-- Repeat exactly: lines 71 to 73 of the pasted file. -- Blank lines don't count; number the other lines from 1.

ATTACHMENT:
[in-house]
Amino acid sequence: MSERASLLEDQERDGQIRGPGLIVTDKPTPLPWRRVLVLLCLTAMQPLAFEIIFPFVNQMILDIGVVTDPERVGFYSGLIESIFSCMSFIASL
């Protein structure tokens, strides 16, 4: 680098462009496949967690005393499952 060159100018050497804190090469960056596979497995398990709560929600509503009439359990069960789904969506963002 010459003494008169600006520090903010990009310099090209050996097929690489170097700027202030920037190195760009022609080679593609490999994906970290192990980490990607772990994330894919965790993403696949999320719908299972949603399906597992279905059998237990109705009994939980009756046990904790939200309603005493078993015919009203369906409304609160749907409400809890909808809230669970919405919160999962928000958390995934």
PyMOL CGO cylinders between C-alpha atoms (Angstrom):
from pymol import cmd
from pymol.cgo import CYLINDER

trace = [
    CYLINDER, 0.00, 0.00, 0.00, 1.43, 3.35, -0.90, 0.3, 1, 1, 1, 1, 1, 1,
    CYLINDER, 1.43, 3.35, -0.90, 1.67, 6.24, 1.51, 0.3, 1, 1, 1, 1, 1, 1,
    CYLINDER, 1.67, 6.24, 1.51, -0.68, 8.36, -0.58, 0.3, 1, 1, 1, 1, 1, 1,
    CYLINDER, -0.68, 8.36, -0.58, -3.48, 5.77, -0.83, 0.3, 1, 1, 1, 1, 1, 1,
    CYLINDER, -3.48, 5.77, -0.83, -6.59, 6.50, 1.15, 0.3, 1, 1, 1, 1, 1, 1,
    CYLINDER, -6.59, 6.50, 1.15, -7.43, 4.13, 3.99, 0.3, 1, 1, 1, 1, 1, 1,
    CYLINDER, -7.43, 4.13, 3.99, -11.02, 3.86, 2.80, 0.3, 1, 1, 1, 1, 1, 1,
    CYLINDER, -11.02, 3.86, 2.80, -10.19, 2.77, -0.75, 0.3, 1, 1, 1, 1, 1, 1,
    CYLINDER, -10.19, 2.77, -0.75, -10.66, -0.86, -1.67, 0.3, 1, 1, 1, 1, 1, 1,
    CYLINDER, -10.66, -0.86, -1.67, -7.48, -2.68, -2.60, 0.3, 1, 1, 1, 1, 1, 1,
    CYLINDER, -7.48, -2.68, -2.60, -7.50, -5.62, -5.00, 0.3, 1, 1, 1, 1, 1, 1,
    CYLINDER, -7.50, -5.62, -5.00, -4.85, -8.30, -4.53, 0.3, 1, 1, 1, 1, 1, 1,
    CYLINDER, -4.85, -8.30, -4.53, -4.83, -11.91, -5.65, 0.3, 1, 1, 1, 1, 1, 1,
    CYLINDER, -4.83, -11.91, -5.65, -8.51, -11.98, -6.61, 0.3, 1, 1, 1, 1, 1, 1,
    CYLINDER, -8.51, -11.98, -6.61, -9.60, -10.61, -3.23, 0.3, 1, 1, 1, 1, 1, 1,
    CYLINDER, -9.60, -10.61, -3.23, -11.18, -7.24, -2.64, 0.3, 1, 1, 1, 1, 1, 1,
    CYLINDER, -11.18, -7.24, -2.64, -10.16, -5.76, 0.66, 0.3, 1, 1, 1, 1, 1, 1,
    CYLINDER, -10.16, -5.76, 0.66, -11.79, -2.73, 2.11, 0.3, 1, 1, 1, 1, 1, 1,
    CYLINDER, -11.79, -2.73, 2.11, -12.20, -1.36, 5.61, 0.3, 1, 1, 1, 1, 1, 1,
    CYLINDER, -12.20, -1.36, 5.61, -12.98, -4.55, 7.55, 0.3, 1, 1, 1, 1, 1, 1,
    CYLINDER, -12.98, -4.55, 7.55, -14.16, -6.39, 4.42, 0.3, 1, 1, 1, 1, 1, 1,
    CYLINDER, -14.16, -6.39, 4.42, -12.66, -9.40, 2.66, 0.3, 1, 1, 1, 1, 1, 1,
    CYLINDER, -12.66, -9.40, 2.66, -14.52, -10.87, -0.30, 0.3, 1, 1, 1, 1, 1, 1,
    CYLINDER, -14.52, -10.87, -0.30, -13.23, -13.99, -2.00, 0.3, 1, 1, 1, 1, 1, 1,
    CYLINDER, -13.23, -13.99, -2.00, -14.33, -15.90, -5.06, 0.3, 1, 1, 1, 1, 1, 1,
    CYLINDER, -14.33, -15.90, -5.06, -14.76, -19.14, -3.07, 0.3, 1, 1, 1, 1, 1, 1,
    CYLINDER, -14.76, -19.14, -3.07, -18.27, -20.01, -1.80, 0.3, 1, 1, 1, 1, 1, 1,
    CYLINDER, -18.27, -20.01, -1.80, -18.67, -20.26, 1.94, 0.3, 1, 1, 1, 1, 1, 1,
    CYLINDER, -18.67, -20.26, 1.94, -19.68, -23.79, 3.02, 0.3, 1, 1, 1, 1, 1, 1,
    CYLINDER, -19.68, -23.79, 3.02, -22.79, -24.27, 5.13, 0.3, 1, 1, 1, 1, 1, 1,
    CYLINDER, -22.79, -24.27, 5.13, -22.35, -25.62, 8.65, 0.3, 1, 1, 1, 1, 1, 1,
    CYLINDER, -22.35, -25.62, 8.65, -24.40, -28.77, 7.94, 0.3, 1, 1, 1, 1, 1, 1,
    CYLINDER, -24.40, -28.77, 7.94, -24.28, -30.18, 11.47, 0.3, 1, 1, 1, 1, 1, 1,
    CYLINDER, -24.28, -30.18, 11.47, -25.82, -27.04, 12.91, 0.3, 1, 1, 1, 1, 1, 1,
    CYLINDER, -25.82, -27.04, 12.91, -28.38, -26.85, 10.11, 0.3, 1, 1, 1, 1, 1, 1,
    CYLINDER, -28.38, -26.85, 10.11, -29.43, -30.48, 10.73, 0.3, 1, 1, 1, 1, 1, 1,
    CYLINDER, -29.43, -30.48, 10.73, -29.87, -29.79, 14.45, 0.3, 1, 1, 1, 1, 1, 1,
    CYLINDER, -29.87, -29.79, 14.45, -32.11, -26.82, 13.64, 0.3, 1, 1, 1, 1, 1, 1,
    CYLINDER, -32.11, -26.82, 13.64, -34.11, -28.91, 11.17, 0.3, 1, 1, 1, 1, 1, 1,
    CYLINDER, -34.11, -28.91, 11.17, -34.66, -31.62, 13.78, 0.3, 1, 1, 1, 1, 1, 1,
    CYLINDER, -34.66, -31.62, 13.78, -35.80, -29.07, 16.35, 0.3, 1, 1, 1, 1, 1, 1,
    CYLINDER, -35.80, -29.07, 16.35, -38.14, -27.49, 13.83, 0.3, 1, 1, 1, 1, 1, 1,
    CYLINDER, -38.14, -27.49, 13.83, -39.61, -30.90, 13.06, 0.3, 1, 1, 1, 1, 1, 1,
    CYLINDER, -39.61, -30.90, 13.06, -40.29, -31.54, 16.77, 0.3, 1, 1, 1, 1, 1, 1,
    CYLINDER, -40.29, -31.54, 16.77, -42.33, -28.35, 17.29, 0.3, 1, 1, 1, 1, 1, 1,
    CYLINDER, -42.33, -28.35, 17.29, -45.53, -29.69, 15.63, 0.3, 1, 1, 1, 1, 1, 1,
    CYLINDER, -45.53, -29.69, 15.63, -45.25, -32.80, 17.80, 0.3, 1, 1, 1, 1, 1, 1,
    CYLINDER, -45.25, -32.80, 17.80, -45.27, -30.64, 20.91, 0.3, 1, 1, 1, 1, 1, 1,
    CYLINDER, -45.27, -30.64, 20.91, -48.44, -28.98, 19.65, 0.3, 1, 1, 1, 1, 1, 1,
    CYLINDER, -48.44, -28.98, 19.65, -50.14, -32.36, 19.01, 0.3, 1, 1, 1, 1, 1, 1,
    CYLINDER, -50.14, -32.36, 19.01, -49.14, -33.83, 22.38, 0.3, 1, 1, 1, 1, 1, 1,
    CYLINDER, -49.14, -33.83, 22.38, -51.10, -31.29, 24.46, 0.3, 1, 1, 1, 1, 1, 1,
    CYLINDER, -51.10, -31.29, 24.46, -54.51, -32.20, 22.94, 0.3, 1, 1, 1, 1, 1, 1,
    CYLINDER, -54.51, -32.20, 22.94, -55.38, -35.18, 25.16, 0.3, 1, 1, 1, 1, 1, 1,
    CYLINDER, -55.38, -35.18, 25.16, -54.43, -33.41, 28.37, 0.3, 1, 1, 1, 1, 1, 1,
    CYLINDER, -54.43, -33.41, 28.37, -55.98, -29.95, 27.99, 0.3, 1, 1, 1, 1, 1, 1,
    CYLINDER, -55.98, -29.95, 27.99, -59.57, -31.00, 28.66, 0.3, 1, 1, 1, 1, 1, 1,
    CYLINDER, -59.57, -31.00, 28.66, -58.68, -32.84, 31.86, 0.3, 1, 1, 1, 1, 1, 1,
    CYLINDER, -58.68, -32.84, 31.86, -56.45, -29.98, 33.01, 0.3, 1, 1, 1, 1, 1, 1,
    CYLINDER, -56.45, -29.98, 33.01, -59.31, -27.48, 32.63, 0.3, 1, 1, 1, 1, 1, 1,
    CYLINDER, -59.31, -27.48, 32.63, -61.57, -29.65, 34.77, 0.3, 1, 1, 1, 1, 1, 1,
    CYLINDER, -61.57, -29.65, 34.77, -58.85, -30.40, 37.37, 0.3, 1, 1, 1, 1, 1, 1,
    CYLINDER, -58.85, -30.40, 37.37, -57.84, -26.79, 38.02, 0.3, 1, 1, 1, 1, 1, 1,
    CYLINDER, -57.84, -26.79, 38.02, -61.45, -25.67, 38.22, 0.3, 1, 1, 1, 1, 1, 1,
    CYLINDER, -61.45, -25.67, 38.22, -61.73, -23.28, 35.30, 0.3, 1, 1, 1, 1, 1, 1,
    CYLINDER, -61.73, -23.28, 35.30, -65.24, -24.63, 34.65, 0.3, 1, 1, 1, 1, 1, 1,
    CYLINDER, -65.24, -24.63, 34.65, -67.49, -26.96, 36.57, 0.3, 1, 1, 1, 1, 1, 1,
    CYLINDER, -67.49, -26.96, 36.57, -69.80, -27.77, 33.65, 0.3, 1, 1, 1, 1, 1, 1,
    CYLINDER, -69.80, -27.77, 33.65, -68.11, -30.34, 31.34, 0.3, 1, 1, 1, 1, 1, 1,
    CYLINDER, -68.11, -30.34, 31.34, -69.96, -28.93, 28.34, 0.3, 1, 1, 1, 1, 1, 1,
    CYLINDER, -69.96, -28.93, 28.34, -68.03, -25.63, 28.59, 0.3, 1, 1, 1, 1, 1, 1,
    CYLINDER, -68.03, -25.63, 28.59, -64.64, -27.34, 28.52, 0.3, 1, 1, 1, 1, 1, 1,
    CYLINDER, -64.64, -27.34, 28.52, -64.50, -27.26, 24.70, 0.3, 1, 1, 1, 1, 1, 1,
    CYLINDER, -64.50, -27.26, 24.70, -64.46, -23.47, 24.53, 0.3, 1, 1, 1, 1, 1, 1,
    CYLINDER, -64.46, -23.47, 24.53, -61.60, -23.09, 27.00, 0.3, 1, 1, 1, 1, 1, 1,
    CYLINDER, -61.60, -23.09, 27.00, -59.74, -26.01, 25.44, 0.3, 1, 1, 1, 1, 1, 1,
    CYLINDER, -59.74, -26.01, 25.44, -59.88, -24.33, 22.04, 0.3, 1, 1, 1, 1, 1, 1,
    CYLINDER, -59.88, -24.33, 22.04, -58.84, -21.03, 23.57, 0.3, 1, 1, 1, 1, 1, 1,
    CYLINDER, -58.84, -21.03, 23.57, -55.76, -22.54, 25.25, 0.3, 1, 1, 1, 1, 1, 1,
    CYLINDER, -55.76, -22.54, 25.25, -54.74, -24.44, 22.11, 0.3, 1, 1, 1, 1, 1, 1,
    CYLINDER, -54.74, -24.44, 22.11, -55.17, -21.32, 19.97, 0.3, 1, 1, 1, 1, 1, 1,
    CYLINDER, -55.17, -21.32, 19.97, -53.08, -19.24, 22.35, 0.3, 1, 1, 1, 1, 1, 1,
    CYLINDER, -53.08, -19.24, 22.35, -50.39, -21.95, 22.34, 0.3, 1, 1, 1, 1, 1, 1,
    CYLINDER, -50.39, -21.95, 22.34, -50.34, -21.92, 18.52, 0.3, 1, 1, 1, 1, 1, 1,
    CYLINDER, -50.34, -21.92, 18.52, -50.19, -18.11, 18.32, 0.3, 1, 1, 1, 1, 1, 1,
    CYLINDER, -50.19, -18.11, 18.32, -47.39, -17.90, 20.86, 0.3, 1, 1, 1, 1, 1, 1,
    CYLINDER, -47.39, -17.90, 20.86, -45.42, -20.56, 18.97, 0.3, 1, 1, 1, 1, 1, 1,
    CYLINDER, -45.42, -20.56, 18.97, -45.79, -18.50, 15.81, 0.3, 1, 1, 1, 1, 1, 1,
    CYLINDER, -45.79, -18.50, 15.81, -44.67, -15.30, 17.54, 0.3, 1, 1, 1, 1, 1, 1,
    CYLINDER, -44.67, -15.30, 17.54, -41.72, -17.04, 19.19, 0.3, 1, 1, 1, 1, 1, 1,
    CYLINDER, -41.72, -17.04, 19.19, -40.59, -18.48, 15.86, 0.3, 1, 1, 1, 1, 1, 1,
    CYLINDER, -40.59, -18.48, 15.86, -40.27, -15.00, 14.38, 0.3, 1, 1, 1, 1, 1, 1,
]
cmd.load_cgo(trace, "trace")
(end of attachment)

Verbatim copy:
    CYLINDER, -57.84, -26.79, 38.02, -61.45, -25.67, 38.22, 0.3, 1, 1, 1, 1, 1, 1,
    CYLINDER, -61.45, -25.67, 38.22, -61.73, -23.28, 35.30, 0.3, 1, 1, 1, 1, 1, 1,
    CYLINDER, -61.73, -23.28, 35.30, -65.24, -24.63, 34.65, 0.3, 1, 1, 1, 1, 1, 1,